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Titanium to continue expansion into ‘behemoth’ U.S. market

Transportation and logistics firm plans additional brokerage offices in the United States.

A truck at Titanium's headquarters in Bolton, Ontario. Photo: Nate Tabak/FreightWaves

Titanium Transportation Group (TSX-V:TTR) plans to grow its U.S. brokerage business after the Canadian company’s first international office “exceeded revenue targets by an outstanding 40 to 50 percent,” CEO Ted Daniel said.

“We see significant growth in the future. It’s a behemoth of a market,” Daniel said.

Daniel made the comments during a call with financial analysts on August 14 after the Ontario-based transportation firm released weaker second-quarter results. Second-quarter revenue dropped by 19 percent and net income fell by 77 percent compared to 2018 due to a weaker freight market.  

Titanium expects that its first U.S. brokerage office in Charlotte, North Carolina, which opened in May, will begin adding to operating profits in the fourth quarter. Meanwhile, the company plans to open one to two additional offices in the United States, with the first coming by the first quarter of 2020.

“It’s just started to really get going,” Daniel said of the Charlotte office.

He also signaled a willingness to do U.S. acquisitions. “Now we’re establishing a level of comfort in the U.S., I’m not averse to an asset-based acquisition in the U.S.”

The U.S. brokerage would boost Titanium’s logistics segment. The business, which includes cross-border brokerage services, saw revenue drop by 36 percent in large part because of its exposure to the spot market. 

Weakness in Canadian freight, but an opportunity for acquisitions

Daniel gave a weak assessment of the Canadian freight environment. He said a combination of overcapacity on Canada’s largest load board, LoadLink, and an abundance of used trucks for sale suggest that the market is still correcting itself.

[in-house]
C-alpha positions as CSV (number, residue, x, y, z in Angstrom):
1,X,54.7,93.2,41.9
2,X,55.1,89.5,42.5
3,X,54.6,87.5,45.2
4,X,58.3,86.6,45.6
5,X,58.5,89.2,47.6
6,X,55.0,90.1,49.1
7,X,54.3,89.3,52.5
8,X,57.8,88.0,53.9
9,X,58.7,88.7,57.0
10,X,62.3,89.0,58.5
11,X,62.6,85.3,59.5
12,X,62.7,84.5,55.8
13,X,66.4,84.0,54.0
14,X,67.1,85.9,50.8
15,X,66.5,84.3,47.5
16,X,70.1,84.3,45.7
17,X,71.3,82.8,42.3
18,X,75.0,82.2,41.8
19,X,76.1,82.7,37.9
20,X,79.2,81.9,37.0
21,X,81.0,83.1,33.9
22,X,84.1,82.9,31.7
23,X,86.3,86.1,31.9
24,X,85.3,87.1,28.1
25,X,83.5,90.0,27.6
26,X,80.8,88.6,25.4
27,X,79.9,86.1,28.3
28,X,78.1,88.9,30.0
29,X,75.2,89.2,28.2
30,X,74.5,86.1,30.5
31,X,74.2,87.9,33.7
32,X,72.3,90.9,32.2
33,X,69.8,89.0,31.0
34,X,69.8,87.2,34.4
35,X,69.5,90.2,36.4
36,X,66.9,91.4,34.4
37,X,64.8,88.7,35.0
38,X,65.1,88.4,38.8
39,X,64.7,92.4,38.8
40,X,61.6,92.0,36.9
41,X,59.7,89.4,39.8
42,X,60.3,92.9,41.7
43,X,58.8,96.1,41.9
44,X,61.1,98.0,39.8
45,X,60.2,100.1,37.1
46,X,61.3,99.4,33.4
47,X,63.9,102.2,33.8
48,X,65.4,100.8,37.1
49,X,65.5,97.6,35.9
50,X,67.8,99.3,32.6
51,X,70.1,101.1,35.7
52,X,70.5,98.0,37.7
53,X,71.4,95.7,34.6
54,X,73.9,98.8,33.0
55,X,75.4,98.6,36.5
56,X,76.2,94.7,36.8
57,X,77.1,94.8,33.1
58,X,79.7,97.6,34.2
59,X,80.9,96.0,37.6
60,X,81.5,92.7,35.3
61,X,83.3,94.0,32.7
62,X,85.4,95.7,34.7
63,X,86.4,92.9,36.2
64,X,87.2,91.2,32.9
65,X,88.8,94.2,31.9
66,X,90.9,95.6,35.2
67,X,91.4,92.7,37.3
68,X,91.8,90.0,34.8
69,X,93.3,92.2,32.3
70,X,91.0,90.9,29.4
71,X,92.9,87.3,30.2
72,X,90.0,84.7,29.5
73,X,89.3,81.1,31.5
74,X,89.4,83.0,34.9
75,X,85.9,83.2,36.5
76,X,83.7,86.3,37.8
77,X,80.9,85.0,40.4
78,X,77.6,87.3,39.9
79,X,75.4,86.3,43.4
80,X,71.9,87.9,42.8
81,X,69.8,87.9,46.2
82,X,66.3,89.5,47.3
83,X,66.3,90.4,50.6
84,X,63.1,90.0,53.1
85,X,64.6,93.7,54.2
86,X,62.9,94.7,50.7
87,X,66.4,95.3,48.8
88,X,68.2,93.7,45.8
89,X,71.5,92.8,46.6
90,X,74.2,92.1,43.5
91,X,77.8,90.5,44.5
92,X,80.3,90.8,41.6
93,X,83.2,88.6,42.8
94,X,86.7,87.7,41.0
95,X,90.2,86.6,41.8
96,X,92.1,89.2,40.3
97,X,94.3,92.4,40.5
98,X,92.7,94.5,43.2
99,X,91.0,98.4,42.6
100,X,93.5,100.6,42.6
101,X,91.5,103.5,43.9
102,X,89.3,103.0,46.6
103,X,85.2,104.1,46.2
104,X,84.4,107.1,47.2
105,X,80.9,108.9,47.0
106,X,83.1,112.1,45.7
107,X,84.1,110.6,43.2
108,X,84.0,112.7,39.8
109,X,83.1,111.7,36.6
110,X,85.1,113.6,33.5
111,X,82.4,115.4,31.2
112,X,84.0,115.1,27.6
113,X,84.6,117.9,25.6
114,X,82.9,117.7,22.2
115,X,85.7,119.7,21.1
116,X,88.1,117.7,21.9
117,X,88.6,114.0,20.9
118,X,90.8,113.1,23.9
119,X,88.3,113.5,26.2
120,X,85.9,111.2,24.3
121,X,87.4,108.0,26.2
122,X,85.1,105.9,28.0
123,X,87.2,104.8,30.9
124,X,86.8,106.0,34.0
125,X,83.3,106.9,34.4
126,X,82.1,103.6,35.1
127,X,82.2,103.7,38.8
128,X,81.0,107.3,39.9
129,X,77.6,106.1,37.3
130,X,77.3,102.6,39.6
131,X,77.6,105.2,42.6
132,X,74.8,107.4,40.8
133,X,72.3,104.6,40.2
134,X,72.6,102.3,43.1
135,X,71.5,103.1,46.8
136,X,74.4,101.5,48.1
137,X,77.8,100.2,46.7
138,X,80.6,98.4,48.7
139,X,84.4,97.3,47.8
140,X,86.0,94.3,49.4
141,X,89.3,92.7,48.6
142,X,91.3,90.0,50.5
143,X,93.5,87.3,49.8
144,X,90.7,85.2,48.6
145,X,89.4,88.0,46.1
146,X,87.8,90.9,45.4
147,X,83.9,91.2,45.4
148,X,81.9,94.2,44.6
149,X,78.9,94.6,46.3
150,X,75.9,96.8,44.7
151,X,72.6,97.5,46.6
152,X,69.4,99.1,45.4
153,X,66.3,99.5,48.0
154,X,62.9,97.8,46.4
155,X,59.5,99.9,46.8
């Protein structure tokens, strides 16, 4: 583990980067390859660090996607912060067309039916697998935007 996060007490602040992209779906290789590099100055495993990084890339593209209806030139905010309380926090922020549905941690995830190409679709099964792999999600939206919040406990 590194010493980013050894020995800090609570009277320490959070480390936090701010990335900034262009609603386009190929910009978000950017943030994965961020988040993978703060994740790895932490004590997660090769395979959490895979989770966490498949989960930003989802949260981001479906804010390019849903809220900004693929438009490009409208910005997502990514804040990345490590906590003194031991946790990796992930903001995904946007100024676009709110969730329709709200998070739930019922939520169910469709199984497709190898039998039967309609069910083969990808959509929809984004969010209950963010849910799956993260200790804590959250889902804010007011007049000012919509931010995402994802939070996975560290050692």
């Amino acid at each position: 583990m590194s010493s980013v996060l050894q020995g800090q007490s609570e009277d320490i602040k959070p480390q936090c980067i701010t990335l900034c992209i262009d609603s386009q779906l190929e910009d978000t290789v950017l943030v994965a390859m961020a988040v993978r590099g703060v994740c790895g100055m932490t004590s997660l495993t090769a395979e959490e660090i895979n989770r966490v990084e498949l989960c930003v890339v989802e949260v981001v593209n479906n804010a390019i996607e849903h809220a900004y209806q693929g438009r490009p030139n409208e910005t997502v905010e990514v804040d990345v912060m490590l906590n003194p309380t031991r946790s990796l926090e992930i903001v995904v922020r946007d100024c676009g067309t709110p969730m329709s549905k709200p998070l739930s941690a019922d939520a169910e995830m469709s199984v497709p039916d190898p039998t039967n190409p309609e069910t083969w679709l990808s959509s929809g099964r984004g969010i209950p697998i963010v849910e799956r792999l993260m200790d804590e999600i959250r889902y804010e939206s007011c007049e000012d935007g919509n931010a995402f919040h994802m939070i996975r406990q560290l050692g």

“Until I see those ingredients flip, I’m not seeing a turnaround,” Daniel said.

Titanium’s trucking business has been relatively stable because it’s primarily exposed to contracted rates. Chief Operating Officer Marilyn Daniel said lower spot rates could “slightly affect” the company’s contracted rates going forward.

Despite the challenging environment, the company is continuing to seek acquisitions in Canada.

“I’m actually very positive about M&A opportunities,” Ted Daniel said.


  1. Naes lardsman

    Aww, Joe, your feudalist heart is going to shatter someday…
    You worried about a little competition in your markets?
    Maybe you fear they’re hopping off with all their ill earned profits, and absconding with USD?
    Joe, I’d suggest a road trip to somewhere outside your bubble, where ever that is. You’ll find people outside warzones are generally all the same.
    And yes, economic warfare is the baseline, so you can be sure to add urban sites as warzones, beware.
    So, Canada just won the war of new new York 2019? ?
    Hmm, thos is going to have ramifications for the battle of Baja I 2076, I’ll have to alert the time cops, this was unforseen I their design.

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Nate Tabak

Nate Tabak is a Toronto-based journalist and producer who covers cybersecurity and cross-border trucking and logistics for FreightWaves. He spent seven years reporting stories in the Balkans and Eastern Europe as a reporter, producer and editor based in Kosovo. He previously worked at newspapers in the San Francisco Bay Area, including the San Jose Mercury News. He graduated from UC Berkeley, where he studied the history of American policing. Contact Nate at [email protected]